One of a three part series discussing the quality of art we need to make our clients look their best. We’re carving these posts into Dots, Vectors, and Caliber. Welcome to “Dots.”

This post covers a kind of image people encounter on a daily basis: Photos. Thanks to the web, they’re ubiquitous in our lives. While there’s an abundance of photos around you constantly, we’re going to dive deeper into the technical requirement that ensures photos look their best in print and on screen.

Everything on a screen or sheet of paper is composed of dots. In the old days, these were called “raster” images. Today, on your computer display or phone, they are called pixels—a shortened take on “picture element.”


Because this is the broadest category of art, it can be used for just about any sort of image. (Whether it should be is something discussed in Part 2 of this series.) So a raster image can be a photo, a chart, a graph, or even your logo.

Common File Formats

Listed in the order most likely for you to encounter. If you want to decode the file formats—and learn about other, less common, formats—check out this list on Wikipedia.

  • JPEG
  • PNG
  • GIF
  • TIFF

Everything is made of dots. Okay, let’s talk about making these dots look fantastic in print first. Between the printed page and your screen, printed images are the more complicated of the two. We’ll start there.


The first determination of quality is the resolution. The higher the resolution (the more dots) the more detail you hold when the image is prepared for commercial printing.

As an industry, we’ve messed up on this resolution thing. MB, Megapixels, Retina, HD, UHD. . . . We have more words to describe image resolution than the Inuits have for “snow.” No wonder people are often confused when we ask for “print quality images.”


Razorback Loaf
Great shot, right? Well this would only look good up to about 3″ square in print. Image courtesy of Emily Combs. Find cat pictures (and more) on Emily’s Instagram.

Because they are everywhere online, it’s easy to grab a file from the web. People assume that a photo that looks superb on your web page would look equally brilliant in the annual report.

Odds are, it will be terrible printed at any size beyond that of the average Post-It note.

Simply put, it takes more resolution (more dots) to make a photo look good when it’s being printed. How much bigger? Printing typically requires four times the resolution to approximate the same size and quality you see on screen.

There’s a foolproof way to determine how large an image can be printed and still pass preflight. It’s easy:

Look up the resolution. Divide each dimension’s pixel count by 300 to determine maximum print size image in inches. Take an image that fills up a common computer screen: 1,920 x 1,200 pixels. That works out to 6.4”x4”—not bad for a small brochure. But you cannot rely on that image for a full-page or cover shot.

How to find the pixel dimensions of an image on your Mac

Razorback Loaf Info from Mac OS X

Select your file in the Finder. Select Get Info under File in the menu bar—It’s in the second section “More info:”

For comparison, to print something full page you’d need to be in the neighborhood of 3,300 x 2,550 pixels. That’s an image so large it has no business being on a website.

Here’s another tip: The format can give you a hint as to what the resolution might be. JPEGs and TIFFs are more likely to be higher resolution files. PNGs and GIFs tend to be lower resolution and best used online. Speaking of, let’s talk about pixel-based images for your website.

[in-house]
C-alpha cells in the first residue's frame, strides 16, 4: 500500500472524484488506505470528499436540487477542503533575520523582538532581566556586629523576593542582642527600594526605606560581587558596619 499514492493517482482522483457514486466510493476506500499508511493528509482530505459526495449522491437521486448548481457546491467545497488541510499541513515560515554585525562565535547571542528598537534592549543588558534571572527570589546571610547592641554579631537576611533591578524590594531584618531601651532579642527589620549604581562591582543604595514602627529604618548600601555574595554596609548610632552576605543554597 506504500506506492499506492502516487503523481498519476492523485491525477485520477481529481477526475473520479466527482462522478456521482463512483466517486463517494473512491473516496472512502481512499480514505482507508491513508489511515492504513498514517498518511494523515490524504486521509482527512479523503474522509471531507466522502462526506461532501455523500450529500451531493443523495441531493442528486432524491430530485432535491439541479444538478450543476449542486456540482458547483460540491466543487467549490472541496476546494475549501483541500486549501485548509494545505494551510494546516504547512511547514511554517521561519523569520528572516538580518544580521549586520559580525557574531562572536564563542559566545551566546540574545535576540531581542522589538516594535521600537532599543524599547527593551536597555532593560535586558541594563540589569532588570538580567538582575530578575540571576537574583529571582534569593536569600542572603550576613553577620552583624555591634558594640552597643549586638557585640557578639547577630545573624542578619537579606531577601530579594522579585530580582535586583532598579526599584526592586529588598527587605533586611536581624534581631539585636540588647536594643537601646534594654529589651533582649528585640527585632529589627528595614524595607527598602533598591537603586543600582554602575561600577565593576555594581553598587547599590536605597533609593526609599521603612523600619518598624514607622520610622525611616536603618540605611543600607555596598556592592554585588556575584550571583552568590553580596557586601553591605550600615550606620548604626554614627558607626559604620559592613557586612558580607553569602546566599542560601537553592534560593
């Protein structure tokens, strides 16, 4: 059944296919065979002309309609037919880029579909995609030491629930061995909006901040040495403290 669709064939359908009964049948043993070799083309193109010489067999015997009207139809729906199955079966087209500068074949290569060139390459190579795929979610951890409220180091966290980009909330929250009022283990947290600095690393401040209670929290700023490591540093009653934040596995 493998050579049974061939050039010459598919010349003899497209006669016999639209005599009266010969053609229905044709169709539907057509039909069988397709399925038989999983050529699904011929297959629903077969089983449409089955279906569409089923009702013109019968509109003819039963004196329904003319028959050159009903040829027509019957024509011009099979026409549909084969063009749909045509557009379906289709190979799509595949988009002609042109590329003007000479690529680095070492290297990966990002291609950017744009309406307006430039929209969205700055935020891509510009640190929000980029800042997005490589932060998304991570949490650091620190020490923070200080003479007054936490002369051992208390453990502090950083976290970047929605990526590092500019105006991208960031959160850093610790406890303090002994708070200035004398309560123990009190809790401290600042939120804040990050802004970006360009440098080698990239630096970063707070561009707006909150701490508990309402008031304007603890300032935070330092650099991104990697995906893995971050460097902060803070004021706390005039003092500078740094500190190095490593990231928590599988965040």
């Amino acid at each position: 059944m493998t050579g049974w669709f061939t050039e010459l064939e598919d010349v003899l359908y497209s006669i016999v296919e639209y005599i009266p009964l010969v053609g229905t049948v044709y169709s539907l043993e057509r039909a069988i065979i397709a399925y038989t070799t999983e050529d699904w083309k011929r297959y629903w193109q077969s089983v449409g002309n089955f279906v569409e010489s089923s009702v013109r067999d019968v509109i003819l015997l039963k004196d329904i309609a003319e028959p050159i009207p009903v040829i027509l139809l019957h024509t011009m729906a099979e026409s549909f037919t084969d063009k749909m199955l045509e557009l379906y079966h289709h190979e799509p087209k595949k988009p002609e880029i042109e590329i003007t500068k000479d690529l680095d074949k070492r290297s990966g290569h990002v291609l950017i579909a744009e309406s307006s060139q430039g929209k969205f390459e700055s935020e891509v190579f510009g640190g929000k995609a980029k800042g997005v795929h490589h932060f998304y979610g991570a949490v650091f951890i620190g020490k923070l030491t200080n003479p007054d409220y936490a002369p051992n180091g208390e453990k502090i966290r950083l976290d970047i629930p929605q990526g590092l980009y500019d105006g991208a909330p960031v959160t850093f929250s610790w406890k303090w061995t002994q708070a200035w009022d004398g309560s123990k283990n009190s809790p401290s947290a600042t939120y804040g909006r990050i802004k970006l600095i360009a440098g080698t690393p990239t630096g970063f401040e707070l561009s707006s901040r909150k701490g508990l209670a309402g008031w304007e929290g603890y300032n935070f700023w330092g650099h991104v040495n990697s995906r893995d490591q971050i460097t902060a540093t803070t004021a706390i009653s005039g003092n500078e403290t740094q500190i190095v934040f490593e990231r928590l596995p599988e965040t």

Uploading images significantly larger than needed are a burden to your users. Large images slow down how fast your site loads. People aren’t very patient. Plus, Google penalizes poorly performing sites in search rankings. These penalties make your content harder to discover.

Here are recommended dimensions for sharing images on social media:

  • Facebook: 1,200 x 628
  • Twitter: 1,024 x 512
  • Instagram: 1,080 x 1,080
  • LinkedIn: 700 x 400

You can see these are all considerably smaller than even our 1,920 x 1,200 example above. Rarely do you need to go that large for use on a website. Exceptions could be photographers—or artists—looking to increase visual presence or offering image downloads.

A word about the sites we build

Most of the sites we build use WordPress for content management. There are plenty of good reasons to do this, but one reason pertains specifically to art. WordPress does a really good job of resizing your images, so it displays the most appropriate one for the layout your visitor is viewing.

Future Challenges

Device manufacturers are pushing the boundaries on resolution with every generation of mobile devices. These are “retina” or “ultra-high definition” screens.

Thankfully the initial wave of higher resolution devices is our phones and tablets. The physical size of these screens has largely allowed images that look good on your laptop to look as good on your phone.

Certainly, 4K and higher resolution displays are becoming more common. When the time comes, we’ll adapt our standard.

Be it for your website, email list, or a printed brochure, your images are important to your brand. The first test of your image is relevant, authentic, and engaging is making sure it looks good where it’s going to be used. This step shows you care.

David Spratte

Creative Director

About the Author

David has been working in design and photography for more than 20 years. When he’s not sweating the details at Registered, he’s likely working on his really old house, shooting personal projects or racing cars. Obviously not all at once.

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